PLB Submits Letter to USSC Advocating Child Pornography Sentencing Reform

By Christopher Zoukis

The United States Sentencing Commission is responsible for the promulgation and periodic revisions to the United States Sentencing Guidelines used in the federal courts.  The Commission has recently submitted a report to Congress, in which it identified thirteen points warranting comment.  One of these areas deals with Guidelines provisions used in child pornography sentencing, in response to a growing number of such cases, many the result of expanded federal jurisdiction.  There appears to be a growing chorus of legal experts — on both sides of the courtroom — urging reform of the sentencing provisions used in such cases.  We at Prison Law Blog concur.  

In accordance with the stance which we have taken, the Prison Law Blog has submitted the following letter to the United States Sentencing Commission.  We strongly suggest that you either add your contact information to the below letter and submit it to the Commission, or write your own letter stating what you feel the Commission’s priorities should be in this fast-changing legal arena.  The deadline for accepting public comment ends on July 15, 2013.  So, do not delay.  Today is the day when your voice can be heard.  Together we can help to make the American criminal justice system a more equitable and evenhanded enterprise.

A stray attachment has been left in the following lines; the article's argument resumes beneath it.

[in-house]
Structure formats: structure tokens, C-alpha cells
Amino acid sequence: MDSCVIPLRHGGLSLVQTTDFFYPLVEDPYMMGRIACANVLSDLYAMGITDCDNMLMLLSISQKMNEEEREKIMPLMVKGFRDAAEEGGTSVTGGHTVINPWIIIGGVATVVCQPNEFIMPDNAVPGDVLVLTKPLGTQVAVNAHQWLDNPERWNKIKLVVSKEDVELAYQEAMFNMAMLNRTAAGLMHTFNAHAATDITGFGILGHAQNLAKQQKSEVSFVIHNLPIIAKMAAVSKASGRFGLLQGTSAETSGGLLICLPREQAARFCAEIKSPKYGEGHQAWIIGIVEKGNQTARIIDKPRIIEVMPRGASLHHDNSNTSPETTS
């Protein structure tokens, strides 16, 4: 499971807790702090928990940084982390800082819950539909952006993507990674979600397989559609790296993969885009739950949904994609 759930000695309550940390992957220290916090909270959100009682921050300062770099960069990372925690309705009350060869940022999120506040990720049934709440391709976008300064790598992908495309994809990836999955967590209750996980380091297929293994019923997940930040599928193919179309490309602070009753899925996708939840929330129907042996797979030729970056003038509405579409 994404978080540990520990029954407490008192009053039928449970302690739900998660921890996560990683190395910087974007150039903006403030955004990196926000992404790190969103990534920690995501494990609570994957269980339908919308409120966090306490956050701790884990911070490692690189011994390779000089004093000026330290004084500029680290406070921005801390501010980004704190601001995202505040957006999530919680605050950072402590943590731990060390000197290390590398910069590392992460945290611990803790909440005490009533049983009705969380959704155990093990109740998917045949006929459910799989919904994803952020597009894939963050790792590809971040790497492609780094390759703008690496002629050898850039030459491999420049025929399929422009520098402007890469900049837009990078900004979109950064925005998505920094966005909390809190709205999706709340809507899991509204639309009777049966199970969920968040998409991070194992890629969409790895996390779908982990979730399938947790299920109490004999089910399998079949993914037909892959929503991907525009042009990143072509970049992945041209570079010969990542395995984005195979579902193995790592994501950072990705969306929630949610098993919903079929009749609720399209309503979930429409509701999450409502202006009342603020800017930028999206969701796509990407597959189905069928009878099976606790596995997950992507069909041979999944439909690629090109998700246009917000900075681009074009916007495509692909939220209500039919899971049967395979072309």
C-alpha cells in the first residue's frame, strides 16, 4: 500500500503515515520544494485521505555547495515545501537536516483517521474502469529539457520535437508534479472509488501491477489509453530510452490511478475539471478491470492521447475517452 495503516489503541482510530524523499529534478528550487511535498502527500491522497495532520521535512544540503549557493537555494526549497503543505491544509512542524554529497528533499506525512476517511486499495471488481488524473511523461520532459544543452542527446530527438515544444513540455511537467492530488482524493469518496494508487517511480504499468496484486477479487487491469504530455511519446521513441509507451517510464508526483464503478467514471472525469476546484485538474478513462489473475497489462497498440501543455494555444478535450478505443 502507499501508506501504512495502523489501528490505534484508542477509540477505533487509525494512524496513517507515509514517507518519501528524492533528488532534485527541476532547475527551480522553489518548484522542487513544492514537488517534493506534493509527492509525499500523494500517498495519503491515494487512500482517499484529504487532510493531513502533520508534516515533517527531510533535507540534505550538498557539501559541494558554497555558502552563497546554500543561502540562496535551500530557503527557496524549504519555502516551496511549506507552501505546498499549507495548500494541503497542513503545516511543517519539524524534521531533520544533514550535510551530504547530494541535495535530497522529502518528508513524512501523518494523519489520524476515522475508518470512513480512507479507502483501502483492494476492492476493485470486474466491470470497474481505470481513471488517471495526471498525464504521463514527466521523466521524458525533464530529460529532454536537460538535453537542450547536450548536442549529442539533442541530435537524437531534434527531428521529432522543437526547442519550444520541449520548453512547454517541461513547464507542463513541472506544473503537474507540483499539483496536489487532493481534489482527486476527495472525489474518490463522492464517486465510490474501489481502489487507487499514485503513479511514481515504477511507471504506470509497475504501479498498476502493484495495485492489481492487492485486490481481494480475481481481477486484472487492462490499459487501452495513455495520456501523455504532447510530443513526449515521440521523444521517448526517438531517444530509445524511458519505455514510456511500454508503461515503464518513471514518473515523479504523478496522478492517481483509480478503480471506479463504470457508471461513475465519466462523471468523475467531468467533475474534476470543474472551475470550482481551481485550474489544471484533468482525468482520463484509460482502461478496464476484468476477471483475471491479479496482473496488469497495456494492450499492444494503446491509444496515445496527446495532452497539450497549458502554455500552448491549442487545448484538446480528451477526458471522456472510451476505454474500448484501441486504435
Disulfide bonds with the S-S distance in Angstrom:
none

U.S. Sentencing Commission

One Columbus Circle, NE, Suite 2-500

South Lobby

Washington, DC 20002-8002

Attention: Public Affairs Priorities Comment

July 5, 2013

Dear Sir/Madam:

I am writing in reference to your recent list of tentative priorities for Congress to address.  I wish to be heard on this matter and to have my comments considered by your organization as part of the public comment period.


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College Program for Women at the Bedford Hills Correctional Facility

By Christopher Zoukis

Established in 1997, the Image courtesy offers women who are inmates at the Bedford Hills Correctional Facility coursework that leads to an Associate of Arts degree and beyond.  In the wake of 1994’s discontinuance of public funds supporting prison education programming, various colleges in the region met to design a new Bedford Hills program supported by private funding.  Operated by Marymount Manhattan College, the program features faculty from other nearby colleges as well such as Mercy College, Sarah Lawrence, Barnard College, and others.  Currently, each semester regularly sees more than 175 students working toward their degrees and earning college credits. 

The Program

Marymount Manhattan College offers Bedford Hills program participants the opportunity to take college preparatory classes, earn an Associate of Arts degree, and earn a Bachelor of Arts degree in Sociology.  To apply to the program, inmates of Bedford Hills must have either a high school diploma or a GED.  Moreover, upon taking placement tests, participants may initially have to take college preparatory classes to prepare for the degree programs themselves.  All degree-seeking candidates must take general education courses just as any other college-level students. 

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